Wednesday, November 11, 2009

Doing a Magic Show for my Grandtwins

Things got off to a bad start. My daughter’s husband showed us their new refrigerator. He did not tell us the wonders of side-by-side fridge and freezer. He did not tell us how much he likes the ice dispenser. He told us that his favorite thing about the new fridge is that the door is not magnetic. Now he doesn’t have to look at fridge magnets.

My daughter, my grandtwins and I enjoy fridge magnets. The grandtwins like to leave messages with magnetic alphabet. My daughter and I like pretty fridge magnets that we collect when we travel. My son-in-law rhapsodized at length about how happy he is that he doesn’t have to look at fridge magnets any more. We ignored him, which is the most polite thing we could do.

Then it was time for my magic show. He announced, “Magic isn’t real.” This was clearly not the first time he’d said that. It sounded like another irritating rant, like the fridge magnets.

My grandtwins picked up the chant and throughout my show, they continually shouted, “Magic isn’t real!”. They kept grabbing the props, taking them apart. The twins are not gentle. They tried to take them out of my hands. They destroyed one of the tricks. They hurt my shoulder climbing on me trying to get my props. (Yes, I had talked to them about the accident and showed them the scar.)

And despite their rude, destructive, and noisy behavior, they were fascinated with the stories and the accompanying effects. They wanted me to “do it again” even though they kept shouting, “Magic isn’t real!”

The twins are eight-years-old. I’m not sure if they understand what they were saying. Since they were the only children in the room, I didn’t think it mattered if they said, “magic isn’t real.” But in retrospect, I’m not sure they understand what they were saying. I think they may have been quoting their grouchy father, and trying to get attention.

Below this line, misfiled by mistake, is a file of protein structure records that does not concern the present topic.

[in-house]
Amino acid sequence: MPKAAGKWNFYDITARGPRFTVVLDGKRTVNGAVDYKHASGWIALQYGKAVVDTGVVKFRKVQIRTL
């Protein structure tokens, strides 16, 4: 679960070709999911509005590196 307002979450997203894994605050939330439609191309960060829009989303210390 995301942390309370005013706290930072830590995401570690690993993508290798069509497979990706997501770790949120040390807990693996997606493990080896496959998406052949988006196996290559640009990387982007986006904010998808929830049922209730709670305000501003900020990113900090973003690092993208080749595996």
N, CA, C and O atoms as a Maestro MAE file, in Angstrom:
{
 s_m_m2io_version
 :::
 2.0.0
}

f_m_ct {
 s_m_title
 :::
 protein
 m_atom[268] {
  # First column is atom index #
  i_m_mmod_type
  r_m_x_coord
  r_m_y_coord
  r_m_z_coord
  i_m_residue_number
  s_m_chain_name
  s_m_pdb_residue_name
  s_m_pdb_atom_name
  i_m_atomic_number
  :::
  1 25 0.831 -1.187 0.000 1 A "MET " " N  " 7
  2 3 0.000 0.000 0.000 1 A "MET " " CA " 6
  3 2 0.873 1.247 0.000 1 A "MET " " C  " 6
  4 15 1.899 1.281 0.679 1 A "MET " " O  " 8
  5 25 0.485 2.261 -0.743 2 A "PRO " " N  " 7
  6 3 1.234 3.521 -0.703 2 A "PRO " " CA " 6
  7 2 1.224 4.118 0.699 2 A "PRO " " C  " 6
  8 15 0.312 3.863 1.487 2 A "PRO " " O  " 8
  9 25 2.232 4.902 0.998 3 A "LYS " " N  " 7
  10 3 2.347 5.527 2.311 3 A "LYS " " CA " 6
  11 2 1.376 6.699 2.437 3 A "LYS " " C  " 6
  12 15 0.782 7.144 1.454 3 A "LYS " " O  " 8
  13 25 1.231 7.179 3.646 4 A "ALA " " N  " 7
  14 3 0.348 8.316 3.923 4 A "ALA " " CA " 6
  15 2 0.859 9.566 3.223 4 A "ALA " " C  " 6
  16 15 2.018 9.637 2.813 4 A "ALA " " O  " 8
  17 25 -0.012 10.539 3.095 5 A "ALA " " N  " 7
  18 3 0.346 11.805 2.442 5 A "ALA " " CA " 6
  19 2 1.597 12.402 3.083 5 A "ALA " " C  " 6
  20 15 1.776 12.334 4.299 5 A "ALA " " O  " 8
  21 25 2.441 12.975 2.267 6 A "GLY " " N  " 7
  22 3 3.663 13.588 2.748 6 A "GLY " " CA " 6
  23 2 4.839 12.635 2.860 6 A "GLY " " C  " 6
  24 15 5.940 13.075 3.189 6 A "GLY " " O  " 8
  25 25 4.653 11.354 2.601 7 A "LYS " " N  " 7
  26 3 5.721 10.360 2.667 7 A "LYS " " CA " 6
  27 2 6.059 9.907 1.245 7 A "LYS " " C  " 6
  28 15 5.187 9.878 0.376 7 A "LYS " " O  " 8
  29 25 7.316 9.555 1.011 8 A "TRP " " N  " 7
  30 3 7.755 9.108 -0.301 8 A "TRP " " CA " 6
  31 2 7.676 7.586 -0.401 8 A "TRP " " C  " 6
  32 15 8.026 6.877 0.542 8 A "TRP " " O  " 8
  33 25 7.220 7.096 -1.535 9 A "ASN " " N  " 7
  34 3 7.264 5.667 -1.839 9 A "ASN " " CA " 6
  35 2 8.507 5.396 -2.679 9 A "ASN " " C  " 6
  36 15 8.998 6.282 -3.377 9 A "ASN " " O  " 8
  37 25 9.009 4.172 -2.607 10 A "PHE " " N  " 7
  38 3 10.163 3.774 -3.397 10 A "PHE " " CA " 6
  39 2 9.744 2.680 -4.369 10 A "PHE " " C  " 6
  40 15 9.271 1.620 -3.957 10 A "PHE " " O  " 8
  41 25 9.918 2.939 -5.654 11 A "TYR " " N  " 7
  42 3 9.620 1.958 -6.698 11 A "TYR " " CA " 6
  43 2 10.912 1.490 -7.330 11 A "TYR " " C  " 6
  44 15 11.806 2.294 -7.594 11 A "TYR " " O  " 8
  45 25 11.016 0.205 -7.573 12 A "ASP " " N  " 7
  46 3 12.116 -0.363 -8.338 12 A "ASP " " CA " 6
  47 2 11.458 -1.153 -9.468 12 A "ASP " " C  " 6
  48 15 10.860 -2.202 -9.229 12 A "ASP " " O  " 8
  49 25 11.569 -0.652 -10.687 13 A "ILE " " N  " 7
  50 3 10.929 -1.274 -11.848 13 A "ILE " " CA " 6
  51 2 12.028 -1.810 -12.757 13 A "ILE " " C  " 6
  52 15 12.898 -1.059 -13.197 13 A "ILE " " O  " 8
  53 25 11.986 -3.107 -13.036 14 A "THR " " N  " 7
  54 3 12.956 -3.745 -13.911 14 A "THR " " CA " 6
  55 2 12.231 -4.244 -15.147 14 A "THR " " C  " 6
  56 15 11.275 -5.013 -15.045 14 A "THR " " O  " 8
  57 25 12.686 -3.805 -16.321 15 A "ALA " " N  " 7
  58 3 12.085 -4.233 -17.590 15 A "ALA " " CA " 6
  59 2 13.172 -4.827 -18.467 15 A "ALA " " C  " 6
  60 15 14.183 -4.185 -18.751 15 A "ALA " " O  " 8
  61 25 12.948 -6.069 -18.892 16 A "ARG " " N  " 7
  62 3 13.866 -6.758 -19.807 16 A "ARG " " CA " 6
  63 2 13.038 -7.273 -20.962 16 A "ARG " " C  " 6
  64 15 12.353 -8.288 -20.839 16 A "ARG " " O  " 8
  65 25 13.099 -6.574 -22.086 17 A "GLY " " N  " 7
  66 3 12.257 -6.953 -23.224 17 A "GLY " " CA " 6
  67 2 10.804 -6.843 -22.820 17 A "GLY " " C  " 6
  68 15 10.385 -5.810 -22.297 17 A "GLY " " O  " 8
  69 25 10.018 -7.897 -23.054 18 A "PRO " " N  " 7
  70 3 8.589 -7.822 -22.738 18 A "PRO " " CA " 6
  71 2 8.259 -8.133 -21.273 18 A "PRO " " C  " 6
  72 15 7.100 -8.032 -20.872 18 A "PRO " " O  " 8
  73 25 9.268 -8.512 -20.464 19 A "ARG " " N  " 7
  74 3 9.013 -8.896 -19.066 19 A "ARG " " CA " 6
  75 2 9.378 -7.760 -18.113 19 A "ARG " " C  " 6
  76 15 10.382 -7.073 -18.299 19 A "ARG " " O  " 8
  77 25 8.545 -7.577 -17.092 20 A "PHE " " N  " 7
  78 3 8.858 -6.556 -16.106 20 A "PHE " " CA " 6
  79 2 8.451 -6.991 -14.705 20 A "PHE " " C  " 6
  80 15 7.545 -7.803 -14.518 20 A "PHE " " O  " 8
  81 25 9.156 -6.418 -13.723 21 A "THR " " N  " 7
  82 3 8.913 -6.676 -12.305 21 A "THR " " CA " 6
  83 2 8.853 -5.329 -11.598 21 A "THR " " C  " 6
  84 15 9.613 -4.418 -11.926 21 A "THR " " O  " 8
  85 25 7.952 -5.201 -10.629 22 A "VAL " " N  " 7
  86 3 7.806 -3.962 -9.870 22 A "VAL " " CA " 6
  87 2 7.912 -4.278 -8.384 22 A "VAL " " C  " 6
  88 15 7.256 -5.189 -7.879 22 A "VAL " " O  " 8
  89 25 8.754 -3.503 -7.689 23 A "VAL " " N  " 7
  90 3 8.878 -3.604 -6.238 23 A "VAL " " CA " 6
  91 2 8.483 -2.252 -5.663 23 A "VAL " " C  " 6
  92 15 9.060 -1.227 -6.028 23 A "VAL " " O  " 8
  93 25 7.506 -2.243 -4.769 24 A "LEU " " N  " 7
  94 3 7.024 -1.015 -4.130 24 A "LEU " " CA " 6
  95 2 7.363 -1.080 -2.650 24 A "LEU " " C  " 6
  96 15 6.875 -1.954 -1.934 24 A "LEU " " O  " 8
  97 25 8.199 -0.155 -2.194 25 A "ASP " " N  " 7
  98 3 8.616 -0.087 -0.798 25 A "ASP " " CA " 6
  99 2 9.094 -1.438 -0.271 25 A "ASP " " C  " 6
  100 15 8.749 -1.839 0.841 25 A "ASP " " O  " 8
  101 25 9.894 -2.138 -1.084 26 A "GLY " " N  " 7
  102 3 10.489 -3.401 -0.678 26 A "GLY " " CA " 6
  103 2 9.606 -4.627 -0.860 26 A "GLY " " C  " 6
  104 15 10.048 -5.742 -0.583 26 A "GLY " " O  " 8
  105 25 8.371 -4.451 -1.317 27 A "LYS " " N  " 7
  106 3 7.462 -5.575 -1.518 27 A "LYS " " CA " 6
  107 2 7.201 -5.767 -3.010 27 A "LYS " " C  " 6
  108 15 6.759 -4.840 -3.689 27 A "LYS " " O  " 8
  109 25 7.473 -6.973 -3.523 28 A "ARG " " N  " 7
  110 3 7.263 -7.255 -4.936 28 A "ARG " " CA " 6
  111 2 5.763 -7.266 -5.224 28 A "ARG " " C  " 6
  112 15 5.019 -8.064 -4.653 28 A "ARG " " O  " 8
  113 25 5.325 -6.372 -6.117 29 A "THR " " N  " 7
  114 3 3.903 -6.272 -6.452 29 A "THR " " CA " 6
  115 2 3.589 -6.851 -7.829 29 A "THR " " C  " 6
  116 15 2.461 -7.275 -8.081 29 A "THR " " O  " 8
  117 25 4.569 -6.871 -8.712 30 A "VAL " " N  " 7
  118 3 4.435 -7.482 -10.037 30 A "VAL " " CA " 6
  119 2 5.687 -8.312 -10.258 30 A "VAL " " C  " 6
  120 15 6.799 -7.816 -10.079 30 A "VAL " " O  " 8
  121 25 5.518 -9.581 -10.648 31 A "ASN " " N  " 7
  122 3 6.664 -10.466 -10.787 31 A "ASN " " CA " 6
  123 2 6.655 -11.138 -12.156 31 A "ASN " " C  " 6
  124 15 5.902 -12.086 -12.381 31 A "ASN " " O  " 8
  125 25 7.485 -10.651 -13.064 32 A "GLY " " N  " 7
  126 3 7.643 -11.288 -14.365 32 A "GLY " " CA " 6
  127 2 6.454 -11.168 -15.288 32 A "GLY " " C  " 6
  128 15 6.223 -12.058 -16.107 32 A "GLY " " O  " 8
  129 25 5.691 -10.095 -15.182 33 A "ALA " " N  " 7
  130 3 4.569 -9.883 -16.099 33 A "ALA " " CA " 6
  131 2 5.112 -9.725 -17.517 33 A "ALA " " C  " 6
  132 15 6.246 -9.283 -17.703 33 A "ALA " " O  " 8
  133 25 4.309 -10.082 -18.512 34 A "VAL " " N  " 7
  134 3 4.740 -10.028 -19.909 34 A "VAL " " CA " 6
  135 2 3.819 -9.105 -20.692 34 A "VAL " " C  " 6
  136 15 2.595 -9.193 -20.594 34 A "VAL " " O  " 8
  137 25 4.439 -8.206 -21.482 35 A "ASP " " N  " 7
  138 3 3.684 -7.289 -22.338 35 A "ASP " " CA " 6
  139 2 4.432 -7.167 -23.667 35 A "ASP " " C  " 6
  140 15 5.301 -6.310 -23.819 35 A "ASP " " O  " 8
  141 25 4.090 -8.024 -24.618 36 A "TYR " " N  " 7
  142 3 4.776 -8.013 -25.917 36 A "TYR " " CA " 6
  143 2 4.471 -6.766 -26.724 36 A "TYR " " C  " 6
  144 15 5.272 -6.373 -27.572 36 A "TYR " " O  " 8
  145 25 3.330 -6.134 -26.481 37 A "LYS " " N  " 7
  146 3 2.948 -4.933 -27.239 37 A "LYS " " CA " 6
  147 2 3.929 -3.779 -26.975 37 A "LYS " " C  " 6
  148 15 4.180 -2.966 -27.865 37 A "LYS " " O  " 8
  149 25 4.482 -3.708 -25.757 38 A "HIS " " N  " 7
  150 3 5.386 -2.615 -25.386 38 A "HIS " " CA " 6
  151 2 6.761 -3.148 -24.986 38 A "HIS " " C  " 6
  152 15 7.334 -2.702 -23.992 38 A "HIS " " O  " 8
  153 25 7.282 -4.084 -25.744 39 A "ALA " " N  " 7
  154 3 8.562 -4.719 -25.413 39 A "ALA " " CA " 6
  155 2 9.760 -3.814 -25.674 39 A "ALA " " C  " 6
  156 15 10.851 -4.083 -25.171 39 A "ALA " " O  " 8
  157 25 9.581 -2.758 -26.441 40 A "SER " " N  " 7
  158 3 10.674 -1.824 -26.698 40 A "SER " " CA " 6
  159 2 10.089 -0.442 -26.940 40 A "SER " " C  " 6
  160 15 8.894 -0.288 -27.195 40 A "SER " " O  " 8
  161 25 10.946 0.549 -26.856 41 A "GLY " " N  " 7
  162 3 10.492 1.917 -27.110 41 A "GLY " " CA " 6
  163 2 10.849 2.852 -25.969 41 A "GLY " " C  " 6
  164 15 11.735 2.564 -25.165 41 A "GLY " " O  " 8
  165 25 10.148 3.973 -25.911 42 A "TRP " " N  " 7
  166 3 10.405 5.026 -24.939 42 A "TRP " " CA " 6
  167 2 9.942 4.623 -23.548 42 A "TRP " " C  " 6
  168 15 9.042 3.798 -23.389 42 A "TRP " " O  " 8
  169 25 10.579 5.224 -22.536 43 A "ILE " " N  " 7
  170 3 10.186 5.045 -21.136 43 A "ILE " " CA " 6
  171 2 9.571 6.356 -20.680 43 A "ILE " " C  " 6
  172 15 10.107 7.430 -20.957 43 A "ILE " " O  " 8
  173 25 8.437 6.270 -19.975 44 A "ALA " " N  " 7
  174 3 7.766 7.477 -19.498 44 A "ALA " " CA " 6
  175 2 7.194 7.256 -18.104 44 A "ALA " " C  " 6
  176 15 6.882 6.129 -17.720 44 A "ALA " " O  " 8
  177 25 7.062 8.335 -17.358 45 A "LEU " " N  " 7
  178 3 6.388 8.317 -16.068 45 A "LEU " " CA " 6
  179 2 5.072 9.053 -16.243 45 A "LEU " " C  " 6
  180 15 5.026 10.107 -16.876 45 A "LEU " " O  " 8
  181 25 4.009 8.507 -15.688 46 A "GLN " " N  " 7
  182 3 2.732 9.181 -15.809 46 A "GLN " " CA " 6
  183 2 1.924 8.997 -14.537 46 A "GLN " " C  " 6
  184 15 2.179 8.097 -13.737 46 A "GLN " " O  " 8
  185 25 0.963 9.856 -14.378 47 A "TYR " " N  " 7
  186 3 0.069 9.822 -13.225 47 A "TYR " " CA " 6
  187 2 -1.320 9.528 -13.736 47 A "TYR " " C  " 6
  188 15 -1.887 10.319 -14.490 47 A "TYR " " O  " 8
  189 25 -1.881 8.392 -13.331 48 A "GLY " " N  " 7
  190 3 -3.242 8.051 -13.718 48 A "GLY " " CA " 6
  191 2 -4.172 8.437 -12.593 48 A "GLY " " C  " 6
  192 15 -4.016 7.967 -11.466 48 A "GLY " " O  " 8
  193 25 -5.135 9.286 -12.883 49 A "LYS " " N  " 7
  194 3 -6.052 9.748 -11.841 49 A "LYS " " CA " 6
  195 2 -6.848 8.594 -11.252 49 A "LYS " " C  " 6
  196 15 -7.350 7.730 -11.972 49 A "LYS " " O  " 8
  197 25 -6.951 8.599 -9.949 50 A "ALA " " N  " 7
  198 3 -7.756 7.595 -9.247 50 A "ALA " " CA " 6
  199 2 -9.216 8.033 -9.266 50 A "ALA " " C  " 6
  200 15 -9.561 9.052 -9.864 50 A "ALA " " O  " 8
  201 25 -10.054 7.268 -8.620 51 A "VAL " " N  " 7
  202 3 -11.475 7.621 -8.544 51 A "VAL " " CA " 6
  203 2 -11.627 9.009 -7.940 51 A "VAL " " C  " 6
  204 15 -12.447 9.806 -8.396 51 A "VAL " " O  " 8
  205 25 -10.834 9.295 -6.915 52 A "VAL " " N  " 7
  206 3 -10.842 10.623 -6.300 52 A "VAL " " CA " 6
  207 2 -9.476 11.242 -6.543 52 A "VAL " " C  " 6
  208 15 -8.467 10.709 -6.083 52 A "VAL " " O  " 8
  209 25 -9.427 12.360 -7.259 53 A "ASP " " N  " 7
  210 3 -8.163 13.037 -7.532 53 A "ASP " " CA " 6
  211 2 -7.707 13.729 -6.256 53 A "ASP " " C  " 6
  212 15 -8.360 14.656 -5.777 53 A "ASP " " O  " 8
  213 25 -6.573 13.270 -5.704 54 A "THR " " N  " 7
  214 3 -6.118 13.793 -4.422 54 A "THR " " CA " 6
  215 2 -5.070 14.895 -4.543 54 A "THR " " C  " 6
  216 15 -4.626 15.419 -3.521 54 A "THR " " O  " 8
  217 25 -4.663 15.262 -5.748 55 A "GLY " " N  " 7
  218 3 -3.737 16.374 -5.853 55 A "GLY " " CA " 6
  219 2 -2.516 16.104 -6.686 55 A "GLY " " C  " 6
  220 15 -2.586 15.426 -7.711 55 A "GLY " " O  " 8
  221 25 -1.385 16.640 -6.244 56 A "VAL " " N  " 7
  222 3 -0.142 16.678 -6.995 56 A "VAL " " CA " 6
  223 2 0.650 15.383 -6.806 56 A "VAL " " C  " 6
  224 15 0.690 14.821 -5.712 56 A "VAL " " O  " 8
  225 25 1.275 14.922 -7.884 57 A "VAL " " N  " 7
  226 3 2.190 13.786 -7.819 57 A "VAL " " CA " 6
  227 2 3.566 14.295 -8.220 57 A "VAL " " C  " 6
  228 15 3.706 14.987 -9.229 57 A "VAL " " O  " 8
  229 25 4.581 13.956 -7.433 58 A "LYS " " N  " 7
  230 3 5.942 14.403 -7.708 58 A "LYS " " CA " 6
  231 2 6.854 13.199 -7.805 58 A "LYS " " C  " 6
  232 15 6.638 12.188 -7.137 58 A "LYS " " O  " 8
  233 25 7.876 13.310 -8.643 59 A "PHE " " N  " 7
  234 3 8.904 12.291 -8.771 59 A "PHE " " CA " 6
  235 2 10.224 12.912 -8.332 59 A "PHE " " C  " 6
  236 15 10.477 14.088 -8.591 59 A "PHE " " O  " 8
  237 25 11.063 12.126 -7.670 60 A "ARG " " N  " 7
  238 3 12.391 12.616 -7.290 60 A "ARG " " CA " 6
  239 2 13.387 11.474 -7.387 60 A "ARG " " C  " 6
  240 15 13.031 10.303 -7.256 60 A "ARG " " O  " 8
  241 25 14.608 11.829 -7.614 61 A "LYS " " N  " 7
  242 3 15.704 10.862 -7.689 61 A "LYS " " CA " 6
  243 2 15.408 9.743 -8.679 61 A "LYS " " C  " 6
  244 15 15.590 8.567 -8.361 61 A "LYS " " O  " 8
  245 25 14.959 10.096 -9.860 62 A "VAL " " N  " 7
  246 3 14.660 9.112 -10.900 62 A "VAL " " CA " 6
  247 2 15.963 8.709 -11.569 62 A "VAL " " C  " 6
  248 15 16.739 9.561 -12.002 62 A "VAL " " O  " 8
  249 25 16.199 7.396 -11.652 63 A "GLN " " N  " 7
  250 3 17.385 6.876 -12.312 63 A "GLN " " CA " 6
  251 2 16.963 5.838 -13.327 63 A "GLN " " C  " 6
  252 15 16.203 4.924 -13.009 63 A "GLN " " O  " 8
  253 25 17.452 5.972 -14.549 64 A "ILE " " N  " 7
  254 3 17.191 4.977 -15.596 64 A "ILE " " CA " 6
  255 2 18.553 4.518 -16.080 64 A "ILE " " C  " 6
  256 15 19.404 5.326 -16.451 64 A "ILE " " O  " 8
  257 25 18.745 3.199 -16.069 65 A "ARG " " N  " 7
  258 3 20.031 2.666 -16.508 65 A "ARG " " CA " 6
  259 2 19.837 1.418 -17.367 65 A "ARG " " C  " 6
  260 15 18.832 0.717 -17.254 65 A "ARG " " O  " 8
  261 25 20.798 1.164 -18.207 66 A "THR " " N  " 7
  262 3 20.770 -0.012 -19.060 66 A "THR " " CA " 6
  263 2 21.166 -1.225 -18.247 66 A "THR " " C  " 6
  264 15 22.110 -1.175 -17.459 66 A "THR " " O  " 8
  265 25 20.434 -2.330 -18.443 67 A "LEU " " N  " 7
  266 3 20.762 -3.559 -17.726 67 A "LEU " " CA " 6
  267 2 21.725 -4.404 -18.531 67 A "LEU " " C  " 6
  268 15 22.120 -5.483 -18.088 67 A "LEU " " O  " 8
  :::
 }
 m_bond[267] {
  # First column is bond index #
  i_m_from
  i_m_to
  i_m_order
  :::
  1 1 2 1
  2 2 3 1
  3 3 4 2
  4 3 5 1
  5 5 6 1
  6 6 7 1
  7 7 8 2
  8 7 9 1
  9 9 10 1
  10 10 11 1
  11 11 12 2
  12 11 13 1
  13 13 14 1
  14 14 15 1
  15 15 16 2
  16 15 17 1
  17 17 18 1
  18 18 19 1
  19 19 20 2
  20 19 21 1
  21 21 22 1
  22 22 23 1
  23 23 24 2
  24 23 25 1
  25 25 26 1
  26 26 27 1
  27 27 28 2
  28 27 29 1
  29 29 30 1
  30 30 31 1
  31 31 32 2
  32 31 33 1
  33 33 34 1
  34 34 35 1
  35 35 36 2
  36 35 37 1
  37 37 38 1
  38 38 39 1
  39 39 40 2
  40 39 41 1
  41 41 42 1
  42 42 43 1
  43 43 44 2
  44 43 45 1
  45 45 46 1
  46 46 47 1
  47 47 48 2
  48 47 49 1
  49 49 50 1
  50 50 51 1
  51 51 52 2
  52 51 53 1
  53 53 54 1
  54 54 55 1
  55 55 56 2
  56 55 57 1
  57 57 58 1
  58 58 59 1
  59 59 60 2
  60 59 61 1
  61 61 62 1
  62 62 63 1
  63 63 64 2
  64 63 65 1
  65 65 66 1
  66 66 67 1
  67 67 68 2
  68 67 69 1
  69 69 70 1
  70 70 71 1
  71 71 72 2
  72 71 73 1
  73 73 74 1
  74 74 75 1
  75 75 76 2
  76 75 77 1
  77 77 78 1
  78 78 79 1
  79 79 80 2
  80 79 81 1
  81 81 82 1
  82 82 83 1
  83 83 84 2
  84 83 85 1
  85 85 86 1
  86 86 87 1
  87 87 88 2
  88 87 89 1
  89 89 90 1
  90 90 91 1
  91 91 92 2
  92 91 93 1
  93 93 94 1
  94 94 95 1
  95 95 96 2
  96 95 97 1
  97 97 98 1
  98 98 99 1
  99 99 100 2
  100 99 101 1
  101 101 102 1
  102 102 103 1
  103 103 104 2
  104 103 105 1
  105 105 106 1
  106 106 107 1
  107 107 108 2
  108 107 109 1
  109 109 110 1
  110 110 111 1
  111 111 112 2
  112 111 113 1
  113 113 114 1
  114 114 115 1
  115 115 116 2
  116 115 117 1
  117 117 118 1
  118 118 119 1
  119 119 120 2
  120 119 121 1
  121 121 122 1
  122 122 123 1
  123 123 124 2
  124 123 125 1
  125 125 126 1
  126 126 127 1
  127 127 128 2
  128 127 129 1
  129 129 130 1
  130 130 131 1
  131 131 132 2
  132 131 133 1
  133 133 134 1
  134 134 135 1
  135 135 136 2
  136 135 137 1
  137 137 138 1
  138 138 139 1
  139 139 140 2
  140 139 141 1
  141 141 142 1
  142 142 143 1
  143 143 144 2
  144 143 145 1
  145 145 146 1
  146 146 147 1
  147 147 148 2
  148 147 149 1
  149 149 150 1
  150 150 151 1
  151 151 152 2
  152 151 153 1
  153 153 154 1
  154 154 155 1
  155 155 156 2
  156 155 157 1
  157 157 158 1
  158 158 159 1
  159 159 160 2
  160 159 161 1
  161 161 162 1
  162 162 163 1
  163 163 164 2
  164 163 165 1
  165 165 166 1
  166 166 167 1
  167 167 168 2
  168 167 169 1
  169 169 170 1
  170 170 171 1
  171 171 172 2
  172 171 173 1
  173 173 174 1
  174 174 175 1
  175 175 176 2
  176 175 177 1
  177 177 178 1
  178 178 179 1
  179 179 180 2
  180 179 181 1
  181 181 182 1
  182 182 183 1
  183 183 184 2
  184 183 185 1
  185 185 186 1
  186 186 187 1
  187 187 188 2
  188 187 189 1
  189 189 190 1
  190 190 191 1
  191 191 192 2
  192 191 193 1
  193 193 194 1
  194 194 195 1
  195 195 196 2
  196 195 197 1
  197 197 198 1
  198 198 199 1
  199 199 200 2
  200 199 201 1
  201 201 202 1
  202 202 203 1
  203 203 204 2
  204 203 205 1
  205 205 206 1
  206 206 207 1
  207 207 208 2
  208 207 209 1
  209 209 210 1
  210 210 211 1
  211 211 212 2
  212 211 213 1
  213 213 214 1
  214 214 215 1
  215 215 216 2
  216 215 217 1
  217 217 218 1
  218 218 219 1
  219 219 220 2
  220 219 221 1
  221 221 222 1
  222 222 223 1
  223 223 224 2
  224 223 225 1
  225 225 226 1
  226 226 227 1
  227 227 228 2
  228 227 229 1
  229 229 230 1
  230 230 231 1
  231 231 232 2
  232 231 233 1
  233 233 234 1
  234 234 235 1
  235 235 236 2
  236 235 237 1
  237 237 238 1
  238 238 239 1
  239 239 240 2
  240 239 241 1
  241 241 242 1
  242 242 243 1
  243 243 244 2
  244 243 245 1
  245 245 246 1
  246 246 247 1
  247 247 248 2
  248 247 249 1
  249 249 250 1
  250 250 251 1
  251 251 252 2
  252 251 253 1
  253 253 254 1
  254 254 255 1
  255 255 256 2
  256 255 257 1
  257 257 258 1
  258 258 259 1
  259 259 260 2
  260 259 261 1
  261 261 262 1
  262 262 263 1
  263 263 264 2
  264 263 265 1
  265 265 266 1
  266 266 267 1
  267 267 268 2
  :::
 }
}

Entertainment is magic. I tell stories and illustrate them with magic. The whole spell of communication and the creation of a story-world is magic.

I’ll be doing another show with all 4 of my grandchildren in 3 weeks. I do not want the other two grandchildren to have their fun ruined by “Magic isn’t real!” Or by broken props. So, I’m looking into rope magic. I’ve got a great one where I tie a kid up and let the kid play Houdini and get free by saying magic words. The knots look and feel totally legitimate. The magic is legitimate, too. I think I can use sponge balls. If the kids choose to destroy them, they can’t hurt themselves with sharp pieces. And I may go with some lollipops, and a lecture about brushing their teeth. I did want to do a vanishing trick, but I don’t want my vanishing props destroyed.

I got a book called Kid Control. They don’t sell it at Amazon. Here’s one store that does carry it:

It suggests I use tape to create a stage area. I doubt my grandtwins would respect that. Their loss. I just won’t do magic for them that they can destroy. Magic isn’t real if you don’t want it to be.

No comments:

Post a Comment